DIEGO SOUNDS OFF: Diego Della Valle has spoken his mind again, displeased with the decisions made by the main shareholders of RCS Mediagroup on the new governance of the company, which owns Italy’s daily Corriere della Sera. The chairman and chief executive officer of Tod’s SpA, who has a stake of more than 5 percent in the publishing group, slammed the proverbial door earlier this week and didn’t mince words with Fiat chairman John Elkann and the presidents of two of Italy’s main banks, Intesa Sanpaolo and Mediobanca. Dubbing Elkann, who is 36, as “just a kid” and “an amateur,” according to several Italian media reports, Della Valle accused them of wanting to control the newspaper and released his shares from the block voting shareholders’ agreement. “I am free now.…Nobody has ever gifted me with shares. And I never had them on behalf of a company, nor did I ever manage them for bank. Those are old-school methods that flounder easily. I can say that I will go on: as person who buys [shares] where he goes, I will continue this way,” said Della Valle in Thursday’s daily La Repubblica.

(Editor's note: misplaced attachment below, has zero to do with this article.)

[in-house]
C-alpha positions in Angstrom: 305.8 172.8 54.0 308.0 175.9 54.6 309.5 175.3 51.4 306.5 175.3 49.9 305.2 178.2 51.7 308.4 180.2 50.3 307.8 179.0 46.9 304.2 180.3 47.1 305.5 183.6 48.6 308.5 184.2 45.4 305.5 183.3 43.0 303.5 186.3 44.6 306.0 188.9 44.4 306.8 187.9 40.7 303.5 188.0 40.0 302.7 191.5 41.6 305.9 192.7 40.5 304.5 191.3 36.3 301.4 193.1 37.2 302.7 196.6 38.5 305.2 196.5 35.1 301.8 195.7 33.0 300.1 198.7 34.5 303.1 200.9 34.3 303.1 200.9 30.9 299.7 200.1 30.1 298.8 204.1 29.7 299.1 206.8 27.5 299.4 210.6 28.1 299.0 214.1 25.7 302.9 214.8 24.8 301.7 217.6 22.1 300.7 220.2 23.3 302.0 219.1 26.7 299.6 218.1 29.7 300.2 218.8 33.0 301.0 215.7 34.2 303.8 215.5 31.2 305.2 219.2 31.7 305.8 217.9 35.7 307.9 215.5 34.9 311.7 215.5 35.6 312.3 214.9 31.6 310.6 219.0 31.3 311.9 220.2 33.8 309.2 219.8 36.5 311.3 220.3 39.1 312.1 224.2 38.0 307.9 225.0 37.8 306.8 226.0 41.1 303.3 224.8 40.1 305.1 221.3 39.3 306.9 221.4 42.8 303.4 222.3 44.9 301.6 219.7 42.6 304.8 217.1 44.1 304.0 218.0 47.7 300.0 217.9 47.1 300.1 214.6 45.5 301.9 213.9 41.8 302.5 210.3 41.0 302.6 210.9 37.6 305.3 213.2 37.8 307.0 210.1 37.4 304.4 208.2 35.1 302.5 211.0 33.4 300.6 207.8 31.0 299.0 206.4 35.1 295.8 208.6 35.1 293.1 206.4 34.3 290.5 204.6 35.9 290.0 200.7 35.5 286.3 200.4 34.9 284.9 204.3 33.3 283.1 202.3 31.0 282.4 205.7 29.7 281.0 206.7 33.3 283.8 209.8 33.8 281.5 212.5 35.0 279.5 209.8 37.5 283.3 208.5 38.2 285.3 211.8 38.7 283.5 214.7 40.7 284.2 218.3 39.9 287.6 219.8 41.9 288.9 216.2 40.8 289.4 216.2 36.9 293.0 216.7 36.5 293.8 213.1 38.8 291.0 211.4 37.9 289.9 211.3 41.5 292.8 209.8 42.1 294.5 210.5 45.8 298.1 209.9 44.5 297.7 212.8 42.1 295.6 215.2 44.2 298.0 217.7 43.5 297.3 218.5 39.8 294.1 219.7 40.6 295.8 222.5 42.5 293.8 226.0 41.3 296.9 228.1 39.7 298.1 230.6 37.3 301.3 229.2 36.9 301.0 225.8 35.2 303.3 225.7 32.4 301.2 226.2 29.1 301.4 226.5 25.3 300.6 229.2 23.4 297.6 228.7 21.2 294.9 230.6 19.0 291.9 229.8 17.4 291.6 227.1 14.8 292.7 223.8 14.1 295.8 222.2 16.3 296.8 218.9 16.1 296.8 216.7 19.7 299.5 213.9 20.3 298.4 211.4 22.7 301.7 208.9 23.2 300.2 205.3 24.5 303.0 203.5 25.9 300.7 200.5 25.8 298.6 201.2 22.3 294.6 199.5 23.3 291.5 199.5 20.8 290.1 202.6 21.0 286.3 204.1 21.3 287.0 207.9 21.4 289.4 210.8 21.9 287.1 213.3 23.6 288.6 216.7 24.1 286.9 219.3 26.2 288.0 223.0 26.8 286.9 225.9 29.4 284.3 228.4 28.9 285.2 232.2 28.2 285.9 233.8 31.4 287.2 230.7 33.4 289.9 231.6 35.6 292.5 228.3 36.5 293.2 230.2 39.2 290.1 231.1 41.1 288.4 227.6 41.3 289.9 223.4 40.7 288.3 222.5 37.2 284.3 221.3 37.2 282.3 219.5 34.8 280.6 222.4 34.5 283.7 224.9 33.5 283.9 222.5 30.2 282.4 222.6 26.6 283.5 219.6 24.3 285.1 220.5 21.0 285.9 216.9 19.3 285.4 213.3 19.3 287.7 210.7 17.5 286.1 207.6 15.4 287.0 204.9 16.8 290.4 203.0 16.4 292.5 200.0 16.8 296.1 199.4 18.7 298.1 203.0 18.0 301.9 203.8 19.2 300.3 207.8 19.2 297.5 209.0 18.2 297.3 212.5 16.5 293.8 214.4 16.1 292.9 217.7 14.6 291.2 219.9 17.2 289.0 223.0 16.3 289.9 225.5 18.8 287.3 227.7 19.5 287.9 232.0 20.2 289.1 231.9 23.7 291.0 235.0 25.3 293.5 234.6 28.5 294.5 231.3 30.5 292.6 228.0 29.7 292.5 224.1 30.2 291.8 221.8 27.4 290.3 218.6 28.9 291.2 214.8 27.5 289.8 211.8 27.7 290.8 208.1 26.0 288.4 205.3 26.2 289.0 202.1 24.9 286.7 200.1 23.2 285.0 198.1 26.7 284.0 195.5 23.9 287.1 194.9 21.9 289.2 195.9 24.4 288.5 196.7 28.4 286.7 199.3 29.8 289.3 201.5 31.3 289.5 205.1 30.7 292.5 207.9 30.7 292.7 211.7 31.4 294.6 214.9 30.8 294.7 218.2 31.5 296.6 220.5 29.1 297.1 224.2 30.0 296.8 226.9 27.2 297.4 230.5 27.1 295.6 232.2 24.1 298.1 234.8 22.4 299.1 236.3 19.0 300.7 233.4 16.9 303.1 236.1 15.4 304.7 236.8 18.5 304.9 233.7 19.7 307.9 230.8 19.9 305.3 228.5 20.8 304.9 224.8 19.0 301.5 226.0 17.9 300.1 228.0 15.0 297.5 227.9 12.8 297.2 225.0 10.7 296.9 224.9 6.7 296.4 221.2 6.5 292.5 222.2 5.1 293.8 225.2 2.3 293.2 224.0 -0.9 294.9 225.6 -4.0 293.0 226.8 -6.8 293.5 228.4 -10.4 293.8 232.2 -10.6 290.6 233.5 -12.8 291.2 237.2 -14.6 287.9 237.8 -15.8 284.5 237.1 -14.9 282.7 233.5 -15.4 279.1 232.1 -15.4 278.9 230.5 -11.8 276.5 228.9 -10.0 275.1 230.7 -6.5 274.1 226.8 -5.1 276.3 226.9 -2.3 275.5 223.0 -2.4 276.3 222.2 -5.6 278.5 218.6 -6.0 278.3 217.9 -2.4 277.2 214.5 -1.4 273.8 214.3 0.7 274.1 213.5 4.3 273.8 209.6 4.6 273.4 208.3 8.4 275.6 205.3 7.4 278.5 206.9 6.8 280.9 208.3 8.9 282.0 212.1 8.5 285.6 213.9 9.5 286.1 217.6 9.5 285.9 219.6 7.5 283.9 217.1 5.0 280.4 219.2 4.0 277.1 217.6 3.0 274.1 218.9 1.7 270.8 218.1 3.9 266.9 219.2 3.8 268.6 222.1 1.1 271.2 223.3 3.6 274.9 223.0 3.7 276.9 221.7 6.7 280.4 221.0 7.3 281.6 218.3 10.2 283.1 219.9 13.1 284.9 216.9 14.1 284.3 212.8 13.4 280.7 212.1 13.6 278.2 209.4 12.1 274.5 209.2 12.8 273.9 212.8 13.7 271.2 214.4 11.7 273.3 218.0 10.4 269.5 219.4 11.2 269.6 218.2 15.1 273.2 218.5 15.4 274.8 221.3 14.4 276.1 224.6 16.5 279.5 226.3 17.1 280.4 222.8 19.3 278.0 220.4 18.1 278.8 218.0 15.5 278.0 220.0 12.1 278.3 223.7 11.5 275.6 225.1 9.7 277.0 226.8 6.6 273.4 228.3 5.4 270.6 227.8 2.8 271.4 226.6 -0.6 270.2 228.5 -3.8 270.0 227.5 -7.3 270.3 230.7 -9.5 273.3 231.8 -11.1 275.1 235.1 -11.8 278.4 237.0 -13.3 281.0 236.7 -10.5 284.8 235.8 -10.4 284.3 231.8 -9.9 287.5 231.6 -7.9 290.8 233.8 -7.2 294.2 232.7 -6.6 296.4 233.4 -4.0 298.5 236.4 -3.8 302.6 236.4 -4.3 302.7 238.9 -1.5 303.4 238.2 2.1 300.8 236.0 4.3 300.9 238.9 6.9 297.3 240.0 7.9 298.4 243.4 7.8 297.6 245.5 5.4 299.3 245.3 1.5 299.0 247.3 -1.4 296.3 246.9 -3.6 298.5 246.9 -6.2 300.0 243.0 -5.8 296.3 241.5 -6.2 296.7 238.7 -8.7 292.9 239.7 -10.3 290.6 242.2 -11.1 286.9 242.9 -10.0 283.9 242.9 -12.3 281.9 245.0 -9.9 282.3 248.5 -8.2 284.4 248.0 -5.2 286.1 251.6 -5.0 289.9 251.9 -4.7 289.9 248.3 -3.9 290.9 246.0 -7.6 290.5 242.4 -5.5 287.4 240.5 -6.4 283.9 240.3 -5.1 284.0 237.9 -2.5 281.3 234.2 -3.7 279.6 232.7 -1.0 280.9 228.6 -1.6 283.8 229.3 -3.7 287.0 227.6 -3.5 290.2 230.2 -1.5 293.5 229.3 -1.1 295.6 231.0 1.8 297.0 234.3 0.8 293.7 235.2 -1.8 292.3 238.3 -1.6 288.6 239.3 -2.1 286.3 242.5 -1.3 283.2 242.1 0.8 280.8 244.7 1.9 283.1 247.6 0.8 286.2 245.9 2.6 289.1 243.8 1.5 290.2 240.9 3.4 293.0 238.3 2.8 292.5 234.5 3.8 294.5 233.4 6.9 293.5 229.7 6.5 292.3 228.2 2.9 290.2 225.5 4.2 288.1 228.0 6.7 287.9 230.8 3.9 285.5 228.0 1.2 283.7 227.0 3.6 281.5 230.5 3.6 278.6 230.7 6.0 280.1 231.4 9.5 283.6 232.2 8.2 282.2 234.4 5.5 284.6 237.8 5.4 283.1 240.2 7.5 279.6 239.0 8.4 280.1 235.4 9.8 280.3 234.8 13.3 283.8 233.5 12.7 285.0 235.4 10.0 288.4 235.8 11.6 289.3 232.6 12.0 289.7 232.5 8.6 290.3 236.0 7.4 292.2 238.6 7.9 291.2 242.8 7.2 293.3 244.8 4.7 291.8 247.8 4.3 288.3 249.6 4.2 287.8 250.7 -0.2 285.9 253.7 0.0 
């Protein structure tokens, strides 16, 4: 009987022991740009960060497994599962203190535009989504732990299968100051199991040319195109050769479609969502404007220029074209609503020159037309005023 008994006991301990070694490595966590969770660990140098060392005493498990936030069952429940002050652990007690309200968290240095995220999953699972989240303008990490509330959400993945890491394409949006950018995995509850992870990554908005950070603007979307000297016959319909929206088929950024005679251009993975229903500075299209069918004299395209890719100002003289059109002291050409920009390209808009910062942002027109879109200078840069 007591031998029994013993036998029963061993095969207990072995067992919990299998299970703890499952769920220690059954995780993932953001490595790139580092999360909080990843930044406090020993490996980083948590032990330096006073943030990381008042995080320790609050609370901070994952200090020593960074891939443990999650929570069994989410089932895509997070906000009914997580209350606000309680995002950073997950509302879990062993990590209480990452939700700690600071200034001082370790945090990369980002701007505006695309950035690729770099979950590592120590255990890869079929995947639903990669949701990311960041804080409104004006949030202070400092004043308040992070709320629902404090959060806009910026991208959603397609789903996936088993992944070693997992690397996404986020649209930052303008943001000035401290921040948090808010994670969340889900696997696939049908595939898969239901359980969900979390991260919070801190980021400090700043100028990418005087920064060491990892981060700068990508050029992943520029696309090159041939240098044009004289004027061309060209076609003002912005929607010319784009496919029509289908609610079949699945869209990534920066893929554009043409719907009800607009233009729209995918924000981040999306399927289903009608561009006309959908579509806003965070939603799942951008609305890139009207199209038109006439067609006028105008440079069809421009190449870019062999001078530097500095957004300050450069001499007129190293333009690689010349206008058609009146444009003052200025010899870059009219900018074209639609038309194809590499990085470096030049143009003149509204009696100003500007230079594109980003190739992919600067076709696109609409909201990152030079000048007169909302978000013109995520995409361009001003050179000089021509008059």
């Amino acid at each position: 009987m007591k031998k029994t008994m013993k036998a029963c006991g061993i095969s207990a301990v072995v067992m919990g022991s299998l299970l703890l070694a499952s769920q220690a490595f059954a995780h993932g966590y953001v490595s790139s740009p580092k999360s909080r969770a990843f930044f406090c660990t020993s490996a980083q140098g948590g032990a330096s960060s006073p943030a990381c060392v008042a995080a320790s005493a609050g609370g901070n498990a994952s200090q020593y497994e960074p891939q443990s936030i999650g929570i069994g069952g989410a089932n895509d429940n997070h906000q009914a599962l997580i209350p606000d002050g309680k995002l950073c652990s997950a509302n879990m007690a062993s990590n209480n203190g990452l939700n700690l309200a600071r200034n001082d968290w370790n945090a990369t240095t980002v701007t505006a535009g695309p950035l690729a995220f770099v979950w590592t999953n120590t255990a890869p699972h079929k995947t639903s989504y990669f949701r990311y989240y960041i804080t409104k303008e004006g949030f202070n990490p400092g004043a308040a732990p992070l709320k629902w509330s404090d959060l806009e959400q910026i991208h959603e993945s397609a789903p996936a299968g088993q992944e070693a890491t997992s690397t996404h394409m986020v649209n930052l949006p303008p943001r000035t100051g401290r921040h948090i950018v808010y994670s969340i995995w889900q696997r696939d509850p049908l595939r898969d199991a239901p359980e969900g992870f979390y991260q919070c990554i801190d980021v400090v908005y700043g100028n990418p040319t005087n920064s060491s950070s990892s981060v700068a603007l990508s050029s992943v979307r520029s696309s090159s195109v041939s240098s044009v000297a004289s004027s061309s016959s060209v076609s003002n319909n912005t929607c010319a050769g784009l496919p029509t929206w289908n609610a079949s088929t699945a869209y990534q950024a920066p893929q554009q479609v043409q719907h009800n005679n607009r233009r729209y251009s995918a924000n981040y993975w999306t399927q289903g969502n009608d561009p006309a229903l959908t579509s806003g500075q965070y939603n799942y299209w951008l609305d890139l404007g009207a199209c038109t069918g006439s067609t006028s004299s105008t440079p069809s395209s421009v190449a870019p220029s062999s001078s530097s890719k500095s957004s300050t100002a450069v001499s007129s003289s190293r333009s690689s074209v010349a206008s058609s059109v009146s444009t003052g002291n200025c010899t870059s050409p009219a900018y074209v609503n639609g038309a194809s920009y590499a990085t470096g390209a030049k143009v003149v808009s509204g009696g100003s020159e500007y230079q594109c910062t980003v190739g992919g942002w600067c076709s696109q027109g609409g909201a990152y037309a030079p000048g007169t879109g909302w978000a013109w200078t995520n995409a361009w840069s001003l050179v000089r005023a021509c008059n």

It is understood Della Valle will continue to try and increase his stake in RCS and to form new alliances.

This story first appeared in the April 6, 2012 issue of WWD. Subscribe Today.

Last year, Della Valle, who sits on the board of giant insurer Assicurazioni Generali SpA, initiated a shake-up of Italy’s financial world, a tightly knit clique, established and consolidated over the years, leading to the resignation of Cesare Geronzi as president of Generali.

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